Charging documents say the incident began around 3 a.m. on Dec. 30, when a Powell Valley Hospital nurse heard a banging sound coming from the hallway. The male nurse spotted Larson, who then barricaded himself in an equipment room.

Larson later came out wielding a metal IV stand and chased the frightened nurse down a hallway before shutting himself in an elderly woman’s room, charging documents say.

That’s where Larson was when Powell Police Sgt. Chad Miner arrived and forced the door open.

Miner used a palm strike to knock Larson to the floor — with some drywall and blinds broken in the process — “at which point he gave up,” the officer said.

A portable breath test later estimated Larson’s blood alcohol content at around 0.21 percent, which is well over two times the point at which someone is considered too drunk to drive.

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Black Hills Energy wants to consolidate gas utilities

CHEYENNE (WNE) —  Black Hills Energy has requested approval from the Wyoming Public Service Commission to consolidate its four Wyoming gas utilities into one new legal entity, called Black Hills Wyoming Gas, LLC.

Black Hills Energy also submitted a regulatory rate review application to the comission to consolidate the tariffs, rates, and terms and conditions of service of its existing gas territories in Wyoming. The rate review proposes new rates to recover investments in safety, reliability and system integrity for natural gas service to 129,500 Wyoming customers.

Black Hills Energy is proposing to consolidate its four gas utilities in Wyoming to simplify and improve service to customers. The company also filed a regulatory rate review application to consolidate and standardize practices to improve efficiencies, reduce costs and improve the value the company delivers to customers.

As proposed, residential customer bills will increase based on geographic location and usage. The increase for commercial customers will vary based on rate class, load factors and total usage. The rate review does not affect the cost of the natural gas delivered by Black Hills Energy or Choice Gas suppliers. The natural gas commodity cost is a direct pass-through to customers, meaning there is no markup or profit.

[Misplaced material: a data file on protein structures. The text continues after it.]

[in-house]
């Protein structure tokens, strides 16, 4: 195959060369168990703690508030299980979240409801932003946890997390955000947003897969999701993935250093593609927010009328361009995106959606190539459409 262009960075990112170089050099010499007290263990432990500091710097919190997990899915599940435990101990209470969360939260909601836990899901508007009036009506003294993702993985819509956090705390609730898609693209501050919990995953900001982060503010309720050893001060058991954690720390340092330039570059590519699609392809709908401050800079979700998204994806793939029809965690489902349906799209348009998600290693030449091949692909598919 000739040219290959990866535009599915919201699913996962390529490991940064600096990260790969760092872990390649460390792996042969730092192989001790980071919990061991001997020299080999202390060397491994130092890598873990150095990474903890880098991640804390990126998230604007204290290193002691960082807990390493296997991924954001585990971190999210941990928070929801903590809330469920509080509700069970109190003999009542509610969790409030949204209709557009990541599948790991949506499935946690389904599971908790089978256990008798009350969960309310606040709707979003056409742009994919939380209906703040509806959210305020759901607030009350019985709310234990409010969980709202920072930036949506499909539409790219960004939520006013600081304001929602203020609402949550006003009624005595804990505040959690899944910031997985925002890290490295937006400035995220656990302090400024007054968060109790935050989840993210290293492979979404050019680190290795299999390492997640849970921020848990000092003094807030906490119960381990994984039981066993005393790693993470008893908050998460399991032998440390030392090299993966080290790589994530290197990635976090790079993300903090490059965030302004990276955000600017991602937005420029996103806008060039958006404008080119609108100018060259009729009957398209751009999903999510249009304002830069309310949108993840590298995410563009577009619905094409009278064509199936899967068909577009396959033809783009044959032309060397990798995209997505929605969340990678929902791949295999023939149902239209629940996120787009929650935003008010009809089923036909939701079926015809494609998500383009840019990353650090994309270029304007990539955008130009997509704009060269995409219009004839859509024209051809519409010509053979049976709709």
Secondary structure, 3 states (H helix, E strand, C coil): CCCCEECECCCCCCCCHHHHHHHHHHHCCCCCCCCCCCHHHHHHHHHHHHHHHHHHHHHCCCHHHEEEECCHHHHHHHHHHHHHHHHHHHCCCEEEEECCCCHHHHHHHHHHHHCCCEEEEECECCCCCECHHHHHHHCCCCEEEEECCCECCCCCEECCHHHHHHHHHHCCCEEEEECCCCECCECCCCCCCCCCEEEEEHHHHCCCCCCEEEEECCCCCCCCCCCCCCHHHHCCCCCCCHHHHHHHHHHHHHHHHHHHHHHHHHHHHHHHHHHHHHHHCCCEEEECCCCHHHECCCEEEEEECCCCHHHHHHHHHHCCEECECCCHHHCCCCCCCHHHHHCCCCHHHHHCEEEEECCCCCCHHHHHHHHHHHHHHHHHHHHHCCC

If approved, the new natural gas service delivery rates would take effect early 2020 for Black Hills Wyoming Gas customers in 56 communities.

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Wyoming G&F gets $17 million in national tax income

CODY (WNE) — Wyoming’s share of a nationwide bounty of distribution of excise taxes for Game and Fish use is $17 million.

The money is collected on the federal level that comes from the sale of firearms, bows, ammunition, sport fishing tackle, some boat engines and small engine fuel.

Wyoming’s cut is part of a $1 billion allotment from the U.S. Fish and Wildlife Service. The money is earmarked from the Pittman-Robertson Wildlife Restoration Act and the Dingell-Johnson Sport Fish Restoration Act.

Each state’s share is based on how many licensed hunters and fishermen it has and the state must provide a 25 percent match.

This is payback to the active sportsmen. G&F Deputy Director John Kennedy said those acts account for 25 percent of the agency’s money “to protect and conserve Wyoming fish and wildlife.”

This money can be spent for fish and wildlife research, managing and restoring fish and wildlife, restoration of habitat, funding of hunter and aquatic education programs, fish stocking, providing boating access and some other programs.